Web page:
The Hunger Games Tribute Guide by Emily Seife. - By contrast, this smaller tie-in book focuses strictly on the journey of the movie's 24 tributes, from the Reaping to the Capitol, and then to training and battle in the arena. There is virtually no information about the process of making the movie; this covers only the fictional events in the book, and it is told almost entirely in pictures with only minimal text to identify the Tributes and where they are. One of the most disturbing parts of this comes in the middle section, where each Tribute is presented with his or her own photograph, plus additional information about their home district and their tactics and weapons. Most of the tributes have not been given names and their weapons are unknown; they stare at us, anonymous and defenseless as participants in a game that will know will kill all of them. If the point of this movie-tie-in was to communicate the horror of the situation for the book's minor teenaged characters, they succeeded.

Stars in the Arena: Meet the Hotties of the Hunger Games by Mel Williams. - Here we have movie tie-in material as it might be done by Tiger Beat Magazine. This fan book celebrates the three young actors portraying the three teens in the Hunger Games love triangle: Jennifer Lawrence, (Katniss) Josh Hutcherson, (Peeta) and Liam Hemsworth (Gale.) This is the book that dares to ask the tough, hard-hitting questions: "Is Liam in love with Jen in real life?" (No, probably not.) There are short spreads dedicated to actors playing other characters in the movie, too, but the decision of how much to include for each cast member seems to be determined by the sex appeal of the actor rather than by the importance of the character. There's twice the space dedicated to Glimmer, who is a very pretty teenager, than to Rue, who is younger, much less sexy, but far more important.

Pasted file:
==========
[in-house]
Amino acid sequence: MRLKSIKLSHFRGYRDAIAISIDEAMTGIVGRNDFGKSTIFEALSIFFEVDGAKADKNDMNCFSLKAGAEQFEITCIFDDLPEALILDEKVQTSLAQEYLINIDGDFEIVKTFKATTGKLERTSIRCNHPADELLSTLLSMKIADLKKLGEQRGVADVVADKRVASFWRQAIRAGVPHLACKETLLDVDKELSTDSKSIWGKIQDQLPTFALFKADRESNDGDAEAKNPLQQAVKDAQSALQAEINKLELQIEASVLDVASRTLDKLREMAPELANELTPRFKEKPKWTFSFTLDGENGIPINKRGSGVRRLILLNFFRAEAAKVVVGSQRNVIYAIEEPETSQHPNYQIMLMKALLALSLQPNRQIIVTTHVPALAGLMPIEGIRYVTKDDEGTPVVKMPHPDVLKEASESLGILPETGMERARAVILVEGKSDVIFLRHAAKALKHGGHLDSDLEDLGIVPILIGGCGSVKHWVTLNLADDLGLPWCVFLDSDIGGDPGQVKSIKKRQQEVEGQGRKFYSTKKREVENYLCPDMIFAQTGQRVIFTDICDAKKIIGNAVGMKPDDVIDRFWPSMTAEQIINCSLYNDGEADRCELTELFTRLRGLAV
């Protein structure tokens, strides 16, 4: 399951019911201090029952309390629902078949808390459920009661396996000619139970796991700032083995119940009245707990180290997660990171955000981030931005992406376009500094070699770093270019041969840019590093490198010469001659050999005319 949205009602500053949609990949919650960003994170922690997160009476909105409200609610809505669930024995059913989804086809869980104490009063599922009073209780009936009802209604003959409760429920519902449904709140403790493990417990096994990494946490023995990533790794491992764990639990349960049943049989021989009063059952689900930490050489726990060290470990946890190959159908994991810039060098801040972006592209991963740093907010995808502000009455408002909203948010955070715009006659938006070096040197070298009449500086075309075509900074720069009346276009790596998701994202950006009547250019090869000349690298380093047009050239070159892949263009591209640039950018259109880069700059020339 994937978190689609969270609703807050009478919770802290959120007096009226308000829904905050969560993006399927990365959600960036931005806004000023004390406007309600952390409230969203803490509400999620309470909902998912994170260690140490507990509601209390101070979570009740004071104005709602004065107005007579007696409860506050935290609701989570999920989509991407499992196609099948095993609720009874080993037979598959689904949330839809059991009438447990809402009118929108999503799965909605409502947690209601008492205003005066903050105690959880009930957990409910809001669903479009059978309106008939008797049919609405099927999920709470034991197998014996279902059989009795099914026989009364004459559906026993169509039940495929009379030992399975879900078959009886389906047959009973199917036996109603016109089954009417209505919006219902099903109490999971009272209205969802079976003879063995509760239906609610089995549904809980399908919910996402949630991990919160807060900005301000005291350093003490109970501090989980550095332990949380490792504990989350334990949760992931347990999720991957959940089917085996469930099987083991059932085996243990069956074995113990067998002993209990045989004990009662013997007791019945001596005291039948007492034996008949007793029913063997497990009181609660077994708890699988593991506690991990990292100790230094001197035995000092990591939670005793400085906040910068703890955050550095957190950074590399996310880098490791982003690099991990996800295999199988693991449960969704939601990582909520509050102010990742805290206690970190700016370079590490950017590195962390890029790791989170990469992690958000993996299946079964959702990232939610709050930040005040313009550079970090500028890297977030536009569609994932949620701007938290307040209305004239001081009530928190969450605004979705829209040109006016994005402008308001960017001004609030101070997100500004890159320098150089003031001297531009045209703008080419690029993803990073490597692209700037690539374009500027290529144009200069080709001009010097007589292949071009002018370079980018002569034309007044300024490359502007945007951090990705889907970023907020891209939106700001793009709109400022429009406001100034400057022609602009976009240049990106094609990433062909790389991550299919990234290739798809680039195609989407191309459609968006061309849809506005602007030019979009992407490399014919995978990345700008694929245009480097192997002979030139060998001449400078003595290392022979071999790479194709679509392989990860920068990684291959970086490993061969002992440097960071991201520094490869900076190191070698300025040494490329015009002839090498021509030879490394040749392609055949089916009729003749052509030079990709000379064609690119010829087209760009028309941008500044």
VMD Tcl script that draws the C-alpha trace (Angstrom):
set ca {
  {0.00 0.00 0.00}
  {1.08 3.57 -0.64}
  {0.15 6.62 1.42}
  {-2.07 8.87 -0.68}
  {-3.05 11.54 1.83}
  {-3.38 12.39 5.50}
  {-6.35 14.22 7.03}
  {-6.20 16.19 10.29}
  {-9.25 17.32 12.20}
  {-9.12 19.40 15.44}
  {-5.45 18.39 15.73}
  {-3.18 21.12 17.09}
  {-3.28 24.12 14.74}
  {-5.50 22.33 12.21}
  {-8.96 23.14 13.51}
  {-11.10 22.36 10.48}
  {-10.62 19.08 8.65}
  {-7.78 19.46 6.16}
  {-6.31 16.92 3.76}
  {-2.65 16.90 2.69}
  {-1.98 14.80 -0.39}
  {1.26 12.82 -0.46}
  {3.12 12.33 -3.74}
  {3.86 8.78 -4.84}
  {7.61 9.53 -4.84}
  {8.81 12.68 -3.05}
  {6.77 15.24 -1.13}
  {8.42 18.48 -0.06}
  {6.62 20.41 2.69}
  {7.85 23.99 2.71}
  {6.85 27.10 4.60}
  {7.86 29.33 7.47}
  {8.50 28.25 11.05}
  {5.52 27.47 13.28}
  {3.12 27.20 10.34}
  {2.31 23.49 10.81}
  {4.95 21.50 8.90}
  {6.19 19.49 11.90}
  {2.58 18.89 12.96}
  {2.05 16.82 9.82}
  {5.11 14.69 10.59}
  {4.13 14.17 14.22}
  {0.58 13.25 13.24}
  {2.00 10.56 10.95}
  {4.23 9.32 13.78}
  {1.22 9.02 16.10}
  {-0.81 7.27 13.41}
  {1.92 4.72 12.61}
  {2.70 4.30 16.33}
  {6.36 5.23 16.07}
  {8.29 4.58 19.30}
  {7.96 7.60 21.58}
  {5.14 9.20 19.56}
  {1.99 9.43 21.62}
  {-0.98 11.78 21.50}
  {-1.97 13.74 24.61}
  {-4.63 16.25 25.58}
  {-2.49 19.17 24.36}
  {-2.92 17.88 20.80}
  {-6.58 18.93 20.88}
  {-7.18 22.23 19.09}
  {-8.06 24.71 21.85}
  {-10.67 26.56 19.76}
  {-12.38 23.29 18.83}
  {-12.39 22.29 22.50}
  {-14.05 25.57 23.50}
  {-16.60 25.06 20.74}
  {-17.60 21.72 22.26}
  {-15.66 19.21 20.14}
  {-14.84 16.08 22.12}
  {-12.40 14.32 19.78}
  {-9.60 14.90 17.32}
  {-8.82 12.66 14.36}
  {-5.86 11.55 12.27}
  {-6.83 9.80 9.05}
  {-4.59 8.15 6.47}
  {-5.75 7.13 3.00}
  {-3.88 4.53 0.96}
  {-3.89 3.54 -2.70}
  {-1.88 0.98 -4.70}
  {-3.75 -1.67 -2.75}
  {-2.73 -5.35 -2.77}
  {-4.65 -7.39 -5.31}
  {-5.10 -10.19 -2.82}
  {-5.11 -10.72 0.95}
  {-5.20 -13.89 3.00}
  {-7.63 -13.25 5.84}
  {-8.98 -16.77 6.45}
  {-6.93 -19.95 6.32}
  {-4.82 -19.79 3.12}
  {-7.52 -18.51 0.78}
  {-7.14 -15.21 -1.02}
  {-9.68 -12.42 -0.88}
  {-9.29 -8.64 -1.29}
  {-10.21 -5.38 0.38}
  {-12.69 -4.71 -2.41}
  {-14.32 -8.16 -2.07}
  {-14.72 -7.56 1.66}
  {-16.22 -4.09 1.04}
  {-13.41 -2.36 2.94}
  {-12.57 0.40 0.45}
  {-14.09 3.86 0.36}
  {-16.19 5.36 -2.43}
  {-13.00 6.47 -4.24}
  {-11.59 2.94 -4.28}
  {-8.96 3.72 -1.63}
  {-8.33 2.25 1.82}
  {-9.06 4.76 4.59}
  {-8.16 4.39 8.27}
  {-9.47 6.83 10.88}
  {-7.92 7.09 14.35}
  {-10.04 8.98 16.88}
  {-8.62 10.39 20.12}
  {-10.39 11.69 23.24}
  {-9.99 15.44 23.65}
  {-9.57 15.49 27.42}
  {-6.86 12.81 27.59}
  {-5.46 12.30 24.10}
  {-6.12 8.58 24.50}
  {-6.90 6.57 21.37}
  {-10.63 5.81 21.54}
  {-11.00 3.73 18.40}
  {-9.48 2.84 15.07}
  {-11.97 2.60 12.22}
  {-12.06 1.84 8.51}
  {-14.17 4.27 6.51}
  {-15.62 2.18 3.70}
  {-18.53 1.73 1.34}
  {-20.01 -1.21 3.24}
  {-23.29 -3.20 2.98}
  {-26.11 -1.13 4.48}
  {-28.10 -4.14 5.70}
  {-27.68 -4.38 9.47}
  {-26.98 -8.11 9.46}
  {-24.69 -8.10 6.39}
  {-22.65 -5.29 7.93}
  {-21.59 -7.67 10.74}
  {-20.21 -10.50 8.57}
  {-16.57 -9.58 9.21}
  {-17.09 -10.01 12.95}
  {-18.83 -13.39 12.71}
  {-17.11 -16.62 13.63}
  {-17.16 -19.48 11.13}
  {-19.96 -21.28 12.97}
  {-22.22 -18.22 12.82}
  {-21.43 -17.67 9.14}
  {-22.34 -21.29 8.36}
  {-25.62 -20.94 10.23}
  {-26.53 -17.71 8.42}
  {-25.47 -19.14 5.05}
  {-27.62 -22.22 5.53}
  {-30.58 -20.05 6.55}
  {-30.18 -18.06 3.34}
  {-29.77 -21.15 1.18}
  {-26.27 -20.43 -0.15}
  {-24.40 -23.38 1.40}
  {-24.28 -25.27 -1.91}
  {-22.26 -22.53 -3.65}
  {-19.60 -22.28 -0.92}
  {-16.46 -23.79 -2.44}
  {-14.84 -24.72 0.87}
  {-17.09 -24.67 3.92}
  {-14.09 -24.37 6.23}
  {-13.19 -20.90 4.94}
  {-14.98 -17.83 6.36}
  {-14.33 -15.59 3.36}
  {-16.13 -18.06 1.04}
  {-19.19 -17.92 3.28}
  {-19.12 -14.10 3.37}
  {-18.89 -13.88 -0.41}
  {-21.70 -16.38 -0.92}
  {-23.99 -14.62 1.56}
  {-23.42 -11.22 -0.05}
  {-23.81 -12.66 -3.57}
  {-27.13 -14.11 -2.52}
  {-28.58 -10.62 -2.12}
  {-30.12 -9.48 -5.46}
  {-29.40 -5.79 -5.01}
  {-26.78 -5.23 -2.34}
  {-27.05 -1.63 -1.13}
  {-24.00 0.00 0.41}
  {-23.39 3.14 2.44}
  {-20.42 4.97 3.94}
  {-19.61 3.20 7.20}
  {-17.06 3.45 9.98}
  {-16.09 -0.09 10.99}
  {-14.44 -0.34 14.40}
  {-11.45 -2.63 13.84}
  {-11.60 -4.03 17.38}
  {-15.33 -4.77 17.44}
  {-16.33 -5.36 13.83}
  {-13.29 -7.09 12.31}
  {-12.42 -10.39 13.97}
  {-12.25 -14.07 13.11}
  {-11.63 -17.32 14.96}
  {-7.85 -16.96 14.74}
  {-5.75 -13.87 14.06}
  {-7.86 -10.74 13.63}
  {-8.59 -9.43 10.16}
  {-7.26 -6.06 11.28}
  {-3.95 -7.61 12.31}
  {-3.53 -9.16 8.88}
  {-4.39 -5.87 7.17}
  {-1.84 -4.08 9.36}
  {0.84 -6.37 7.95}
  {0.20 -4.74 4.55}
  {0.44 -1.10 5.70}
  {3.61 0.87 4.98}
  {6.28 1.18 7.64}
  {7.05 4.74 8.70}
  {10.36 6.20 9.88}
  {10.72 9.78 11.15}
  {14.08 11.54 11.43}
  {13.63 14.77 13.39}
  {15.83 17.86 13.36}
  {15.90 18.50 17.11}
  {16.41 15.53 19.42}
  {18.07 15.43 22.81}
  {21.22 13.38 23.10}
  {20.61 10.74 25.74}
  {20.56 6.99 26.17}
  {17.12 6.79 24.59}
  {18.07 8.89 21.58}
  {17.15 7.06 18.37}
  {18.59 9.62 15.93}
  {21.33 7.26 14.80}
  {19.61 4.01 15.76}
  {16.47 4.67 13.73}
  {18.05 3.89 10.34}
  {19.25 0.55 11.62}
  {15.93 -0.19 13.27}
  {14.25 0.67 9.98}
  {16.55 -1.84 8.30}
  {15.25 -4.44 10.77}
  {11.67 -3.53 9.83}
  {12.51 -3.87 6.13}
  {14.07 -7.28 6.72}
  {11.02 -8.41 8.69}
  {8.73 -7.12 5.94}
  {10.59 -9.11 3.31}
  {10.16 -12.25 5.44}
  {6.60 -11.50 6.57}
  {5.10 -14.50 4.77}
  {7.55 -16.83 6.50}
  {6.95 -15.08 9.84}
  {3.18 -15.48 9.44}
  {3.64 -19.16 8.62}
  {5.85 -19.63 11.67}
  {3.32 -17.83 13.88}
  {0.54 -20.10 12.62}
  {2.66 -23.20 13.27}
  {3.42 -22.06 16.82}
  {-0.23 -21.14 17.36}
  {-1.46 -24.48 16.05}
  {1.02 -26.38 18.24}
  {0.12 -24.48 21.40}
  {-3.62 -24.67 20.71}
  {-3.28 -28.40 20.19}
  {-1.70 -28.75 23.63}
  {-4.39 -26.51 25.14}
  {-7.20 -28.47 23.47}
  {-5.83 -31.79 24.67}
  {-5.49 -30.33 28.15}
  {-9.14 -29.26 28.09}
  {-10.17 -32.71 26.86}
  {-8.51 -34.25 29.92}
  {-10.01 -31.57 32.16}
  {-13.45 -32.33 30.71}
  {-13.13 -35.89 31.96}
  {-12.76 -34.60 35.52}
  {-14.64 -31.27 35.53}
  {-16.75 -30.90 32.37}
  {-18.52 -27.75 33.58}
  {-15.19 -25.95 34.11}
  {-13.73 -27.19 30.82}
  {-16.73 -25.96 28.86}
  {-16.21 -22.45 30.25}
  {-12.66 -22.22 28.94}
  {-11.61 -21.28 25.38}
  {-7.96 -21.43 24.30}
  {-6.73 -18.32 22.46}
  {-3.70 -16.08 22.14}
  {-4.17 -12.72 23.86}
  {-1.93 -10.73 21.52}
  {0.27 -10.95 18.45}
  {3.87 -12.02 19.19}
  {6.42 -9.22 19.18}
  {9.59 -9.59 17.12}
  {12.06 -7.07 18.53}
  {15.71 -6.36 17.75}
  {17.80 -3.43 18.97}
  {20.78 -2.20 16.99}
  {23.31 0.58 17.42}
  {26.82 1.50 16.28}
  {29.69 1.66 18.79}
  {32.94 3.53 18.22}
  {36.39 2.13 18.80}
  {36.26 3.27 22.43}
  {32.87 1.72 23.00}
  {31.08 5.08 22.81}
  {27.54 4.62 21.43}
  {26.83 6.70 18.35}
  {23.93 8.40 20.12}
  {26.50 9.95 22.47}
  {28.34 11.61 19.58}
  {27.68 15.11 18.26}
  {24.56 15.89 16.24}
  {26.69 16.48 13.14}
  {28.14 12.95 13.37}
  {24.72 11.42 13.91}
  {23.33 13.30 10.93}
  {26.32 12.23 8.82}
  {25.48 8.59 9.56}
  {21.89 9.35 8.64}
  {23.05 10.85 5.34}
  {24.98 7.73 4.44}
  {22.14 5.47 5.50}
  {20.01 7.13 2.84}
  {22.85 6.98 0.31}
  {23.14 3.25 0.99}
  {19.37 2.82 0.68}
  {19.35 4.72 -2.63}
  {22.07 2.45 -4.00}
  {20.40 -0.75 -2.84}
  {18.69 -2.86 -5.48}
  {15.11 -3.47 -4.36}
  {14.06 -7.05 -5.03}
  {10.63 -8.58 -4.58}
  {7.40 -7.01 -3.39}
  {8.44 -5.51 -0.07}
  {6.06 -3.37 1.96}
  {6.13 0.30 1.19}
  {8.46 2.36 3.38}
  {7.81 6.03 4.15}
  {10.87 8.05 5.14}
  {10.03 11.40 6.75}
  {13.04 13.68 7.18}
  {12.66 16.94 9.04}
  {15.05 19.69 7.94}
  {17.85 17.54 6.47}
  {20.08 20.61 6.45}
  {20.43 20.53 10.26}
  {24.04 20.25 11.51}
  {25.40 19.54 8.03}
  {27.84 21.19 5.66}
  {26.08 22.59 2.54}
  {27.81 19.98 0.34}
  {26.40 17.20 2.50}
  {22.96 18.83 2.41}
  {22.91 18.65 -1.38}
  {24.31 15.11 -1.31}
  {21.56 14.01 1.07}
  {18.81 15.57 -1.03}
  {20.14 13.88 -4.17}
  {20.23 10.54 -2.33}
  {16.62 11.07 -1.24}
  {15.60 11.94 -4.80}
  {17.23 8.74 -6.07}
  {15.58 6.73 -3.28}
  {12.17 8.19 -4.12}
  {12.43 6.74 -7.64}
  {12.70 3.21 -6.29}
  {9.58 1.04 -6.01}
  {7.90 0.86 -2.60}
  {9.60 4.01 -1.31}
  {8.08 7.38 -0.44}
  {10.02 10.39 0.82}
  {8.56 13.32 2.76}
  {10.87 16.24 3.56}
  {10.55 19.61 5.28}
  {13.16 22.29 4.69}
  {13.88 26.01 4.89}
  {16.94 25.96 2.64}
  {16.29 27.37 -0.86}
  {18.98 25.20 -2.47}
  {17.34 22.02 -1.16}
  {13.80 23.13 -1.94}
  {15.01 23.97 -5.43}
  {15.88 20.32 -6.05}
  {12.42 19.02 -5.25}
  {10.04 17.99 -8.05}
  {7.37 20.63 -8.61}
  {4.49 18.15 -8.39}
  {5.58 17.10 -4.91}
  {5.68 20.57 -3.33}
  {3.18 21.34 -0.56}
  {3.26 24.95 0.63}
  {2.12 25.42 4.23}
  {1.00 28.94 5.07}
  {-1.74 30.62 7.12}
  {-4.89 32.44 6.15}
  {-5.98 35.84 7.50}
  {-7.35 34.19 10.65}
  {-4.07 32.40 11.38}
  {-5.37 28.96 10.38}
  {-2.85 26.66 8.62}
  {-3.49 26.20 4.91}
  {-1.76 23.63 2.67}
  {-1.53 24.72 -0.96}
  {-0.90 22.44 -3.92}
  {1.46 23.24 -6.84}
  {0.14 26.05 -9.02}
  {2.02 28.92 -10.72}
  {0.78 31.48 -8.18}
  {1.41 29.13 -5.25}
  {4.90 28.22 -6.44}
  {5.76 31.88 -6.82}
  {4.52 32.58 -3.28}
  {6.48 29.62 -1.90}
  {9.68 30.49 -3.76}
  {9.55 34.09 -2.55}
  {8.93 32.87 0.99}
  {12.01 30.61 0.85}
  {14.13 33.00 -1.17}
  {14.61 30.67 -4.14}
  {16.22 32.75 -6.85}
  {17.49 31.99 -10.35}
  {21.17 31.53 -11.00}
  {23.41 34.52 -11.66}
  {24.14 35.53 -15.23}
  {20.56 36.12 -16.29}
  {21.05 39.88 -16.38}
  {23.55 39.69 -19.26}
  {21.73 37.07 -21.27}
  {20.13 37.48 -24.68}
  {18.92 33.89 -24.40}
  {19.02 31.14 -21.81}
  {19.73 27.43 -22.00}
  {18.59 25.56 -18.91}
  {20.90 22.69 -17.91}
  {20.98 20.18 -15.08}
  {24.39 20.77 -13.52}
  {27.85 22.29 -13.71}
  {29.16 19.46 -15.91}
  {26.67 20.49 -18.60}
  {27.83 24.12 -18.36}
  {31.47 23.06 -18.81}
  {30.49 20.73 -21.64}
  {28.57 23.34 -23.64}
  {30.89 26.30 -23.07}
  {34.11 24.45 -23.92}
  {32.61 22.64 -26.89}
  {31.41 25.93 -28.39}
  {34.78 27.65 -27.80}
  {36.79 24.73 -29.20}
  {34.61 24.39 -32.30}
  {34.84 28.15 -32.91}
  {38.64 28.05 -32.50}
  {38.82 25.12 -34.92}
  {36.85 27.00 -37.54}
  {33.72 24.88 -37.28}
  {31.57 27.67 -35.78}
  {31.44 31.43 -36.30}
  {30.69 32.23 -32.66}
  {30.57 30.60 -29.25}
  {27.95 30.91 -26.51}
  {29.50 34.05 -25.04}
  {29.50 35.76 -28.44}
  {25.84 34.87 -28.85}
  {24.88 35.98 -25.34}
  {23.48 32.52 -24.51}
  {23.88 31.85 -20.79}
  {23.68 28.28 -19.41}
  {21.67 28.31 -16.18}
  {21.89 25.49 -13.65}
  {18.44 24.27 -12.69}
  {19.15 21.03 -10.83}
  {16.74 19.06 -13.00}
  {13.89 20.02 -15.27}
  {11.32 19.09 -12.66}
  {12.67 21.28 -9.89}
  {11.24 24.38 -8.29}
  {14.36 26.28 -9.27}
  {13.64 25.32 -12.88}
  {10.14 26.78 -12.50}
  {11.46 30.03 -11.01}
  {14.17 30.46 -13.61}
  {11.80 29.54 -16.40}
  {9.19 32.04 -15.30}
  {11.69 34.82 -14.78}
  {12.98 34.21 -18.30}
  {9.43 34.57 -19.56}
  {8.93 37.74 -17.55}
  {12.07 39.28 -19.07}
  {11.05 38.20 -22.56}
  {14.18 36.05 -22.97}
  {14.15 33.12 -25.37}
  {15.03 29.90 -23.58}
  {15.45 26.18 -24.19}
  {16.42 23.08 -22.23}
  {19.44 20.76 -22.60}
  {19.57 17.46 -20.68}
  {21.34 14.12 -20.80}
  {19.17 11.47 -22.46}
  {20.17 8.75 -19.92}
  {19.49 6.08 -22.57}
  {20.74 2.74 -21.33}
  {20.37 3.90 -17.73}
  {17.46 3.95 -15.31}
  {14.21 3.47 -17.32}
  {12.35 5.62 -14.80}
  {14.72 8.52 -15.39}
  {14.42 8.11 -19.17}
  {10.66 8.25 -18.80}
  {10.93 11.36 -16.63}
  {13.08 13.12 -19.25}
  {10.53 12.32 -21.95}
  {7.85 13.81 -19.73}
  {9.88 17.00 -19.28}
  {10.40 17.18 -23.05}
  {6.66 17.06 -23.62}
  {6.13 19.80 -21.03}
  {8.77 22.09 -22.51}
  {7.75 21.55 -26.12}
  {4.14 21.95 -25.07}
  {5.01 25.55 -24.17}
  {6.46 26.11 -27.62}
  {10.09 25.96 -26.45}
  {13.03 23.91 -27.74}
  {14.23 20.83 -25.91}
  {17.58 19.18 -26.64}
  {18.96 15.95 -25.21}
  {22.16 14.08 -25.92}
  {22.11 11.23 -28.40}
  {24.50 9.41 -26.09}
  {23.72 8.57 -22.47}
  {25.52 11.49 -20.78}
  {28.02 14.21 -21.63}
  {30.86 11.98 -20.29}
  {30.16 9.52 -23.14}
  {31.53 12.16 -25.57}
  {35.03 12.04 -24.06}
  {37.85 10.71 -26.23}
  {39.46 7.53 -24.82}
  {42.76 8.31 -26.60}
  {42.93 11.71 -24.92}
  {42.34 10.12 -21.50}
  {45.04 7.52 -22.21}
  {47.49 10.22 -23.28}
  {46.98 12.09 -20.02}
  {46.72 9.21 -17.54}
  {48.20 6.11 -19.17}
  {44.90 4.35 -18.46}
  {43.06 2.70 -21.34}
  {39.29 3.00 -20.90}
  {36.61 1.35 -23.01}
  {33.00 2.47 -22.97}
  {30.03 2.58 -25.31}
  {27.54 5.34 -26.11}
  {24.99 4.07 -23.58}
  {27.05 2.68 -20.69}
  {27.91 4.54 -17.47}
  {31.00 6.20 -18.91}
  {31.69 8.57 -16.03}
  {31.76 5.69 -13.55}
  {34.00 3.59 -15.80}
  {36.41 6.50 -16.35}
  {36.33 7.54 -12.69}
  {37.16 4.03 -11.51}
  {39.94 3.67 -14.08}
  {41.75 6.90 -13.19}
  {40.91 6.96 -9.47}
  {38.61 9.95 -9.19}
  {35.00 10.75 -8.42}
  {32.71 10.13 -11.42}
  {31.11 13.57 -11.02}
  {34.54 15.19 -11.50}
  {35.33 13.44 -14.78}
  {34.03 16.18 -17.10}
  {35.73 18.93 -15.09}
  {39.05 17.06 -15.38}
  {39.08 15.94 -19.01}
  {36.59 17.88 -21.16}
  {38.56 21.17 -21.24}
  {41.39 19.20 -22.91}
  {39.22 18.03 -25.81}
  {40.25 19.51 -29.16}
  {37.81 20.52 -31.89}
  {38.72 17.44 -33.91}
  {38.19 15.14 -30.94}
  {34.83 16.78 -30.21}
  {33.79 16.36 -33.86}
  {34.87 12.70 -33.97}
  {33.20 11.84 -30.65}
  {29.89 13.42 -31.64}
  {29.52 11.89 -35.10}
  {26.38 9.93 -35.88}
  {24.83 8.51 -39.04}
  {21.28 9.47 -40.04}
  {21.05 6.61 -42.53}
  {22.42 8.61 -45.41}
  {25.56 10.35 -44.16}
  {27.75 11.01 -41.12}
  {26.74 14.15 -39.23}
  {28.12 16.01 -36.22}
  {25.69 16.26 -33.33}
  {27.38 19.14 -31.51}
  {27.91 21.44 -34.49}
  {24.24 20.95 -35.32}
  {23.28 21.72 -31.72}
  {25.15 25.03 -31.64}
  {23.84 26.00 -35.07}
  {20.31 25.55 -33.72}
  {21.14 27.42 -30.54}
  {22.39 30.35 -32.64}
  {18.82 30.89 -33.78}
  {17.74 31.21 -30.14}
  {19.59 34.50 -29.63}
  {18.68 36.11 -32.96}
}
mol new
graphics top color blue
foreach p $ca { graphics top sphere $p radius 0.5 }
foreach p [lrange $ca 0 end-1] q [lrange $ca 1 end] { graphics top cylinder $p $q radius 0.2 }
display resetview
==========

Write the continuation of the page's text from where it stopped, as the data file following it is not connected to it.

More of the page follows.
The World of the Hunger Games by Kate Egan. - If all you want is picture after picture after picture of the world of the Hunger Games, you might enjoy this small book, which has only very minimal textual information. It's very much like a story book, as spreads with simplistic themes like "Lies" serve merely as a framework for organizing the photos in chronological order.

Verdict: For the best possible combination of information and photographs, I'd suggest The Hunger Games Official Movie Companion as your best bet.

Books with an unusual twist:

The Hunger Pains: A Parody by Harvard Lampoon. - Katniss Neverclean comes from a run-down district that has telemarketing as its primary industry. As she prepares for battle in the arena by winking at the cameras, she ponders also affairs of the heart. Does she love her friend Carol Handsomestein, or Pita Malarkey? This is one of several books out there satirizing the Hunger Games. Read if you dare, but bring a sense of humor. Some of the jabs are brutal!

The Unofficial Hunger Games Cookbook by Emily Ansara Baines - OK, who is up for a nice bowl of Katniss' Favorite Lamb Stew or Prim's Basil Wrapped Goat Cheese Balls? This book presents a wide array of recipes that might have been used by the chefs of Panem. Some of the recipes reflect Katniss' life in the poverty-stricken District 12, while others represent the opulent meals enjoyed by the gluttons in the Capitol. There are no photographs at all in this drab book, which makes it hard to know if your meal has turned out correctly. Also, some of the recipes feature such exotic ingredients as squirrel and raccoon, and may be hard to replicate in a real kitchen. Still, some of the less bizarre dishes, such as Capitol Creamy Spinach Fettuccine, do sound delicious.


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    • charlesxavier04 profile image


      6 years ago from London

      Thanks for this helpful info.

      Saw the film and enjoyed it, looking forward to further exploring this futuristic, horrible world!